To celebrate the upcoming publication of my short story, “The Record Collector,” I’m finally doing the “post an influential album each day for 10 days” thing that several friends challenged me to do.
Every song tells a story. All the stories collectively add up to more than the sum of the parts.
Look. Born in the USA is a “how to” study in sequencing an album. Don’t believe me? Ask Steve Earle. Really, the question of “best sequenced single album” comes down to this one and Dylan’s Highway 61 Revisited (assuming you agree the Beatles’ records are brilliant but all have clunker tracks). I listen to the Dylan album more, but it didn’t come out when I was approaching middle school and buying tapes. This one did, and it pretty much defined my musical understanding.
Were it not for a little too much 80s synthesizer and compression, this would be a perfect album. Like its contemporaries, Thriller and Purple Rain, every song could’ve been a hit single and more of them were than not. I’ve tried to collect all the 45s for my jukebox.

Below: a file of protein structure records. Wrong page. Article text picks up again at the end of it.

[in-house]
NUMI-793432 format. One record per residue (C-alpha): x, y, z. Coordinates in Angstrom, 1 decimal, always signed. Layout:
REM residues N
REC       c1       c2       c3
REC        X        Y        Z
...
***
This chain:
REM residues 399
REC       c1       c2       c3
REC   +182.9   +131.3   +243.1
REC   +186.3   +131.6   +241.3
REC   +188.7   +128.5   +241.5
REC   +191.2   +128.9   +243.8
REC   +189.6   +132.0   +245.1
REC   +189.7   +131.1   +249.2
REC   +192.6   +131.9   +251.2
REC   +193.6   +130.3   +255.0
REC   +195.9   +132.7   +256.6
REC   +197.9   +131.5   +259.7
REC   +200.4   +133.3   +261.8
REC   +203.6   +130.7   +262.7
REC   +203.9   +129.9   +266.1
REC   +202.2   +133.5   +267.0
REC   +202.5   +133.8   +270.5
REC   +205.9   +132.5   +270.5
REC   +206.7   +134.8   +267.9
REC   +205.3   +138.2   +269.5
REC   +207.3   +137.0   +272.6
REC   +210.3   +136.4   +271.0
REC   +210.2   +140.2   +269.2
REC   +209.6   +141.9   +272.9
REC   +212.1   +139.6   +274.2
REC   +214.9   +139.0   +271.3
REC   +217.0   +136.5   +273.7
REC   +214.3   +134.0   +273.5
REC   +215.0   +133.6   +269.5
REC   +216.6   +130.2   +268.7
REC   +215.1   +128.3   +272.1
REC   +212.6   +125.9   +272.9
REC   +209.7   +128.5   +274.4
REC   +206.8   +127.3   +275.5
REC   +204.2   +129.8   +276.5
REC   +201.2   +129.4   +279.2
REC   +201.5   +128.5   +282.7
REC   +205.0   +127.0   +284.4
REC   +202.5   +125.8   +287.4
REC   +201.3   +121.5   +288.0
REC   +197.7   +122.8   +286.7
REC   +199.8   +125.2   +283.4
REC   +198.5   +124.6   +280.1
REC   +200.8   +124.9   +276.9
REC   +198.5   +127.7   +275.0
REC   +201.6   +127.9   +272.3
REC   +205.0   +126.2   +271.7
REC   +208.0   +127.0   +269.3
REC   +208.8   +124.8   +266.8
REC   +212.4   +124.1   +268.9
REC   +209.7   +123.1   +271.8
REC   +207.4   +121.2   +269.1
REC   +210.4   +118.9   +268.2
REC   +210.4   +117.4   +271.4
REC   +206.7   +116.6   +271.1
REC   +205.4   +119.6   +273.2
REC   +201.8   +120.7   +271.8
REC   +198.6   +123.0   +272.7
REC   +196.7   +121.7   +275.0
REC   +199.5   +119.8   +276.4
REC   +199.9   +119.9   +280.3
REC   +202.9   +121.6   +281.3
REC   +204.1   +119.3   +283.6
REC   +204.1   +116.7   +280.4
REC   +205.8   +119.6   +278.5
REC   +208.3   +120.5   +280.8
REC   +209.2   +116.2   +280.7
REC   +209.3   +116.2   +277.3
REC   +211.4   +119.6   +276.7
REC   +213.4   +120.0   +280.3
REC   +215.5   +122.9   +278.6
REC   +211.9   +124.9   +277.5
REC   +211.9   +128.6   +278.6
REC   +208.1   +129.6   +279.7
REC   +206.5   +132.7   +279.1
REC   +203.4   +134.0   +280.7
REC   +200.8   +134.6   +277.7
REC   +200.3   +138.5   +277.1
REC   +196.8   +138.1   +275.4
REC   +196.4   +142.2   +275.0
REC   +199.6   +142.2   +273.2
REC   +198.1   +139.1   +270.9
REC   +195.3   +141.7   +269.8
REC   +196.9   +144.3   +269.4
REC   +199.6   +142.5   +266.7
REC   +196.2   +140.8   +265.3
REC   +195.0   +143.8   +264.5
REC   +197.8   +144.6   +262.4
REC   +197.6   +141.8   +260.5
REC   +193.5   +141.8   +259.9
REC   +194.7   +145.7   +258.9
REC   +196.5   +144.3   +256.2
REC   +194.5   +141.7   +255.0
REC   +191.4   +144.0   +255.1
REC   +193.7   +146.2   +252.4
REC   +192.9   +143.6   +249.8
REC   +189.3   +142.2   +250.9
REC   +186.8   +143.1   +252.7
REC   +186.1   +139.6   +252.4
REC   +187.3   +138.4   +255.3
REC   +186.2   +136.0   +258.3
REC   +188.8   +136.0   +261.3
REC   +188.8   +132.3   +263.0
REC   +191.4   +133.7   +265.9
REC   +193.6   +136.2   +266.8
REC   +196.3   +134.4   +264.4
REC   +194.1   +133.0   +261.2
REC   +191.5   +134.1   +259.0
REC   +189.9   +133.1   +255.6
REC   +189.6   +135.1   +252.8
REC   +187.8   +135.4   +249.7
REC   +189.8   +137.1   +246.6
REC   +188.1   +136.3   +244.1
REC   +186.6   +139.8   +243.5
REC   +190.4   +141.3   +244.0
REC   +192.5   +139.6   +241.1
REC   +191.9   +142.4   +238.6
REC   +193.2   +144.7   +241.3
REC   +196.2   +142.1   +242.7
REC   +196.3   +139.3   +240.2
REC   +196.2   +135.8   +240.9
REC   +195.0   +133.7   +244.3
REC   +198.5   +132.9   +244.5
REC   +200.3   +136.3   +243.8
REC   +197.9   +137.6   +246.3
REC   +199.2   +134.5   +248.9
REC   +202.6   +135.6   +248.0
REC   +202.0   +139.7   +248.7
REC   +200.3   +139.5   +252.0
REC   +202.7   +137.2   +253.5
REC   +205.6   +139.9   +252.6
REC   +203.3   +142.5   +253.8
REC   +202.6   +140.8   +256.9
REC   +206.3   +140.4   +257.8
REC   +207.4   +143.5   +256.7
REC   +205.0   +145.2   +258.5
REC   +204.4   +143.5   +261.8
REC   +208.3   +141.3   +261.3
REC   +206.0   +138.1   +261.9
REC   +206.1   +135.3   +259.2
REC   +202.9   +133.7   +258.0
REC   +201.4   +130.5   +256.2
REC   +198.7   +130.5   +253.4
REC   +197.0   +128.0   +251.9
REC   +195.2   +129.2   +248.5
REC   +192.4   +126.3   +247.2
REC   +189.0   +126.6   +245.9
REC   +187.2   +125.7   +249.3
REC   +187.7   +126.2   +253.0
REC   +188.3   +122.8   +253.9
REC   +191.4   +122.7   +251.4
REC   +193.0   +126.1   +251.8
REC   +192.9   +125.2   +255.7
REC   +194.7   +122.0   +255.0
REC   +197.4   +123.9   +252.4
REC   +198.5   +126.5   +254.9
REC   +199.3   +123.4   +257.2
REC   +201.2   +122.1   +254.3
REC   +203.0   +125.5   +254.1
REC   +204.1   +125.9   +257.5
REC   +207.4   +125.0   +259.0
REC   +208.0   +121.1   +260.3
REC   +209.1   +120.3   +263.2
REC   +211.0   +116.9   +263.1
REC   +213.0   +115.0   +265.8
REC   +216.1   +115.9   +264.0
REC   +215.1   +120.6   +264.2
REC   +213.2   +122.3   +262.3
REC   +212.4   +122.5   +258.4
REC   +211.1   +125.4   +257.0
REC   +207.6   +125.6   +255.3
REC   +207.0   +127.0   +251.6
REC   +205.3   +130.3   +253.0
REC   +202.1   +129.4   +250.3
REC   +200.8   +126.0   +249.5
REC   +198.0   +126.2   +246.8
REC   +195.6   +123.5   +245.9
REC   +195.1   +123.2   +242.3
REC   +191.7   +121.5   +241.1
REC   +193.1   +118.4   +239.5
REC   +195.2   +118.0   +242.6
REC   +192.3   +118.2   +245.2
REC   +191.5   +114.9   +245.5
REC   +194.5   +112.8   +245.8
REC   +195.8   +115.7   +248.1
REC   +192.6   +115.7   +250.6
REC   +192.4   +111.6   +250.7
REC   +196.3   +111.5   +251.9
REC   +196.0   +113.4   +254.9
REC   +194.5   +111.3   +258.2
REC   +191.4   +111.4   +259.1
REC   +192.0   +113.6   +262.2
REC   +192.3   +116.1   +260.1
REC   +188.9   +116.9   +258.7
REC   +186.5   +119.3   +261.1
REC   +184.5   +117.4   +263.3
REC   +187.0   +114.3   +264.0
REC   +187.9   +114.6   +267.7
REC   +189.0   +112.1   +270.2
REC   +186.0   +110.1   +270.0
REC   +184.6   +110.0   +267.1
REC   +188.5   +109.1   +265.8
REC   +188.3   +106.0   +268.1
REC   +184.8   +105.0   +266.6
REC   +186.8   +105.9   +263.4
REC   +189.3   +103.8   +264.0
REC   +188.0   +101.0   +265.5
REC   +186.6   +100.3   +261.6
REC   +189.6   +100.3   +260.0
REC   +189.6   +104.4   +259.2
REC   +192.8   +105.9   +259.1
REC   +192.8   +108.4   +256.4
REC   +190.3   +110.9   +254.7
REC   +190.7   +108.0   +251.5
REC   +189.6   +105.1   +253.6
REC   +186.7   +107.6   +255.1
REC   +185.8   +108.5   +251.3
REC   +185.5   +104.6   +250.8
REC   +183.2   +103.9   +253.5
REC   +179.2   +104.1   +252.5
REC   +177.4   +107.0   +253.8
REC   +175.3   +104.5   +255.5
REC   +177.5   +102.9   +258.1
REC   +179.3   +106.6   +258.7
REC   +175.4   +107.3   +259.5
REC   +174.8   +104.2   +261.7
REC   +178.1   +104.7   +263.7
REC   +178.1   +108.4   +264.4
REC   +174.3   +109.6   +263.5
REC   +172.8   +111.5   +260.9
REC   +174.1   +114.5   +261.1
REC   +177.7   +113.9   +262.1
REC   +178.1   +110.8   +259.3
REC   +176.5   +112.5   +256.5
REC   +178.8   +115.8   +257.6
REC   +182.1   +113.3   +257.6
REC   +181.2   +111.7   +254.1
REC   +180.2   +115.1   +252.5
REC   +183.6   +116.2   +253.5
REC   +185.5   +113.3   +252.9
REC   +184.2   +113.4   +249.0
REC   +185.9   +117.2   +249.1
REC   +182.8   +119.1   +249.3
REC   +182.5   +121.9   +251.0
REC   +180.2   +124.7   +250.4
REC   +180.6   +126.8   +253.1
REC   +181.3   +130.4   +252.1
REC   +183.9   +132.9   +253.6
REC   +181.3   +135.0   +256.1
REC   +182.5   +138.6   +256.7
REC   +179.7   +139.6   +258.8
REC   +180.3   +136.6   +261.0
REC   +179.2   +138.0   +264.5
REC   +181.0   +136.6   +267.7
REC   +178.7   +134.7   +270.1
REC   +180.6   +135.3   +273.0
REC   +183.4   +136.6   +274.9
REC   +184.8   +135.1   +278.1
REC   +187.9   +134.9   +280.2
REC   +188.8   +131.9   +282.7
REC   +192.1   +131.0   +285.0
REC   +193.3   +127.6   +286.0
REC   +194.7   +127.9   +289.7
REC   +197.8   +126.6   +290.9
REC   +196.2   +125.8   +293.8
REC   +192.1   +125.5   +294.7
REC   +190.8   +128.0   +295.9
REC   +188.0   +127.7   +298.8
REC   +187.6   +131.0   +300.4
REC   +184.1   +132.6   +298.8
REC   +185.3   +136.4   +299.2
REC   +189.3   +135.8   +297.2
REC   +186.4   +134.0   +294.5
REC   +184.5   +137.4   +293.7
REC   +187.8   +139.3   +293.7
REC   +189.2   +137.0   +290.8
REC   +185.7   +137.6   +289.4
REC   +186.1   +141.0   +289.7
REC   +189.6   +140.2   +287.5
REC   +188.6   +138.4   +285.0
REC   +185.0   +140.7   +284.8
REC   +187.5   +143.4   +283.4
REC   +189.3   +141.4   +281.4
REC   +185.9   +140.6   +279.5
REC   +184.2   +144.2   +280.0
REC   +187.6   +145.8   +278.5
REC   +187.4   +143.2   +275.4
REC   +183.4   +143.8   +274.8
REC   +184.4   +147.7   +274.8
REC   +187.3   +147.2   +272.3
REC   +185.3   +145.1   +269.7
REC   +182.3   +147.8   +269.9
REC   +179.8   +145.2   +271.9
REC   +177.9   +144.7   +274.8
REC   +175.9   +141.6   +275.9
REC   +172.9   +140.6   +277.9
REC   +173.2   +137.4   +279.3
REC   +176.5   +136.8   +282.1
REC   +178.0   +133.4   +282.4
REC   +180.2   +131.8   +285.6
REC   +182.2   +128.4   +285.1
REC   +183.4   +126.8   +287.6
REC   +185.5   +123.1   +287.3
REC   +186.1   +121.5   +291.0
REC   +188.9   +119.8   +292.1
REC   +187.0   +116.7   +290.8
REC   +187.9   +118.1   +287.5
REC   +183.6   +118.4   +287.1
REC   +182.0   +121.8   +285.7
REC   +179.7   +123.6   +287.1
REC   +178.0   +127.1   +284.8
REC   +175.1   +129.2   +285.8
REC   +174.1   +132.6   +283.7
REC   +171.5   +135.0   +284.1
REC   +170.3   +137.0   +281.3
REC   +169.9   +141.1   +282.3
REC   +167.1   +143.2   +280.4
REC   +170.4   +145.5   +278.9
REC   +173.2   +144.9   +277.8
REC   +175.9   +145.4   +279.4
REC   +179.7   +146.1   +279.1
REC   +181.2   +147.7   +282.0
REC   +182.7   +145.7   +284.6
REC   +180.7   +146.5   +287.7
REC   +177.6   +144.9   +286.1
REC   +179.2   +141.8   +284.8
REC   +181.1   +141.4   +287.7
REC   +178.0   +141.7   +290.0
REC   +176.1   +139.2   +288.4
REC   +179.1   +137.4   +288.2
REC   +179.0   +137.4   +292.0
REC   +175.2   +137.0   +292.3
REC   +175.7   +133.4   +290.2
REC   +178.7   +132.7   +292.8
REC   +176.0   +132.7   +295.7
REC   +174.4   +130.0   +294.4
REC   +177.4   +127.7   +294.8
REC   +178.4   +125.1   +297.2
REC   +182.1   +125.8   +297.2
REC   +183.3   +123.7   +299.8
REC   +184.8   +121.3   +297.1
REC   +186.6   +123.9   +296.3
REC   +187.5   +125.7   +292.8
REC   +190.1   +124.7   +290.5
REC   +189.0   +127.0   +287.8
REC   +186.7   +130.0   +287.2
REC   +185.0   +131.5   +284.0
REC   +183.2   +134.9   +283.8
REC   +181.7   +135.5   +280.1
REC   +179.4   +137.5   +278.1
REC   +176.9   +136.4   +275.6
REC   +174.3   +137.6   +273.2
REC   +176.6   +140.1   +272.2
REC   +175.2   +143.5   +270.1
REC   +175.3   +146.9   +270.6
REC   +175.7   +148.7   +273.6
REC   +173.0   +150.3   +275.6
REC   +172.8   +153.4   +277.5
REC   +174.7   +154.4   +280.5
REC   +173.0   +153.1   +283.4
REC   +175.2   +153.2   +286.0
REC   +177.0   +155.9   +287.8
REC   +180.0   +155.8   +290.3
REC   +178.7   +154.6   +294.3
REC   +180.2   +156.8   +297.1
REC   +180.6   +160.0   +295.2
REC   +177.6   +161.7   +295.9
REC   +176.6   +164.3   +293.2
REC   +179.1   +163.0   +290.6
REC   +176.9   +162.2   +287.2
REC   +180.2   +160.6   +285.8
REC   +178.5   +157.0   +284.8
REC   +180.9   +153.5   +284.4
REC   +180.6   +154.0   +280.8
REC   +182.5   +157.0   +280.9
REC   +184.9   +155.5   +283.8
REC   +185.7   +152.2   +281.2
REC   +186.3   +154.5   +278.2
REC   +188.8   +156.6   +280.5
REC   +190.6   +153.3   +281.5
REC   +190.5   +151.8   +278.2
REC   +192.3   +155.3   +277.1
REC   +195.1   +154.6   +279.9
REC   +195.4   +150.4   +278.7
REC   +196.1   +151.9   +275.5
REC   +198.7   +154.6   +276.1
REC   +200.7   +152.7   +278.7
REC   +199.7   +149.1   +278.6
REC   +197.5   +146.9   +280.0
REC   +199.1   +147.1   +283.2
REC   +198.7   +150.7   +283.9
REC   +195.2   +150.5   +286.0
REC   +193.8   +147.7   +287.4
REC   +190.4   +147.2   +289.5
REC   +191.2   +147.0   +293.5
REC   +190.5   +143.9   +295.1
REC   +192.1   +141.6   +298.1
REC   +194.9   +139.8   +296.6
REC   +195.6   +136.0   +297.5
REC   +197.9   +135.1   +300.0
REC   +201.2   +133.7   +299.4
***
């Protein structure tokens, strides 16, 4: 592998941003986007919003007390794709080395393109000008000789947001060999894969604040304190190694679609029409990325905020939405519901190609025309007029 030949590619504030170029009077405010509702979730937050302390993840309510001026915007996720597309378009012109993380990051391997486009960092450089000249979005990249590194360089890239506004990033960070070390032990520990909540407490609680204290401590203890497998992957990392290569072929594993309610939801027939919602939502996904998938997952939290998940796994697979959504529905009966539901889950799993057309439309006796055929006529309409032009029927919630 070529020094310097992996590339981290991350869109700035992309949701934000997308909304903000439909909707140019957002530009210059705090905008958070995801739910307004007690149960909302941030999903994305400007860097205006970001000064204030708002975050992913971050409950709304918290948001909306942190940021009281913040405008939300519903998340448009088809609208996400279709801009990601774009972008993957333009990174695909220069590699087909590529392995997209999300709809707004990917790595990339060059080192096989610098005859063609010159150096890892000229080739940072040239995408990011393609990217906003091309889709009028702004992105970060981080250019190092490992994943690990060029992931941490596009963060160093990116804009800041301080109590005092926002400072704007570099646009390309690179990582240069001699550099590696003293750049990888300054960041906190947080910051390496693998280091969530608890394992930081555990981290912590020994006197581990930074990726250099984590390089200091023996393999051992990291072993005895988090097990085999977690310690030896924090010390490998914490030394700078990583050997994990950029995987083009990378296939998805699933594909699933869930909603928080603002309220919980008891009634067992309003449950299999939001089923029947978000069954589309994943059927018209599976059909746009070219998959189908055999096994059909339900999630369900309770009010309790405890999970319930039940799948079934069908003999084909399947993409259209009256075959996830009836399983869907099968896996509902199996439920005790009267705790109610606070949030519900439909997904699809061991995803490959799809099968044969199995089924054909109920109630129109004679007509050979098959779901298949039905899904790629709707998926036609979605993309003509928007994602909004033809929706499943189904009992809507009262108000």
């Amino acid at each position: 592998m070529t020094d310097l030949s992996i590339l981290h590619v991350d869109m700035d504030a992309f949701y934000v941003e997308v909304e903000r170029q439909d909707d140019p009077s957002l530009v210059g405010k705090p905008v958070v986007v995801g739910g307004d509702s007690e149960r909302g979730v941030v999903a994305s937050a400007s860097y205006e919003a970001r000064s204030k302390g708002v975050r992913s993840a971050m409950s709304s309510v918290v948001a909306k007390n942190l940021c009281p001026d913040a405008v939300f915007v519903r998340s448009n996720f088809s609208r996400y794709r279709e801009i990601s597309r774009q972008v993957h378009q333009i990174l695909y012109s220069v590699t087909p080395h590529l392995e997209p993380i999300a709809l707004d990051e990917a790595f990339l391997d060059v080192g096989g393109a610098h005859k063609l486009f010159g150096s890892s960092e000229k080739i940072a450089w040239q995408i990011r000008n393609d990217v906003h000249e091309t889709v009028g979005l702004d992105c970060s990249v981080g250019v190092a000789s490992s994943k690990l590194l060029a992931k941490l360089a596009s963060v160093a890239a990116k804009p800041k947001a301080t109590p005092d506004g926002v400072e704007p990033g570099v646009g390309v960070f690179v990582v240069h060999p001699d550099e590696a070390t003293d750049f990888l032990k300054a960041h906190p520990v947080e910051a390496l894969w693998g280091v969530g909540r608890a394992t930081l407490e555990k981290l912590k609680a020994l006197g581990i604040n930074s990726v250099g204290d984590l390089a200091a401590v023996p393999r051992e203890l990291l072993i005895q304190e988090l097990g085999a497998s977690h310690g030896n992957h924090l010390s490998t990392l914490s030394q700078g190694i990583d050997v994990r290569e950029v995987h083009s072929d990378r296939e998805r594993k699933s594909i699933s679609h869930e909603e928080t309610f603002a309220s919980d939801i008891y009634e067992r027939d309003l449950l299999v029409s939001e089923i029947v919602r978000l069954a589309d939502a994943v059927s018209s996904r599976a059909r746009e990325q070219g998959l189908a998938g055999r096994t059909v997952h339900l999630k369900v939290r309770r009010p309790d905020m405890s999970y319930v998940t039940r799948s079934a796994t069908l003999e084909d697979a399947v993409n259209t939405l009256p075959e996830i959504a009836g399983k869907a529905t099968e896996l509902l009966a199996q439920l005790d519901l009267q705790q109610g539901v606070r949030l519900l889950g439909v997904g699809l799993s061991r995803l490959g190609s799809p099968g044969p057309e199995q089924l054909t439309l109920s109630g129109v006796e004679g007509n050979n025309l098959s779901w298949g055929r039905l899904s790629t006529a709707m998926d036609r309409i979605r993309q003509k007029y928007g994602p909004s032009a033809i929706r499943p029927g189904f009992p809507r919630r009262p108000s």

Springsteen recorded a lot more good songs than he needed for an album, which means even the B-sides of his singles for this record are excellent. I loved singing “Johnny Bye Bye” (the B-side of the “I’m on Fire” single) when I was still in a band.
Also, Springsteen and the E Street Band iconography—New Jersey, tough-guy camaraderie, weird nicknames—pervaded my middle-school years, particularly the great 80s film, The Adventures of Buckaroo Banzai.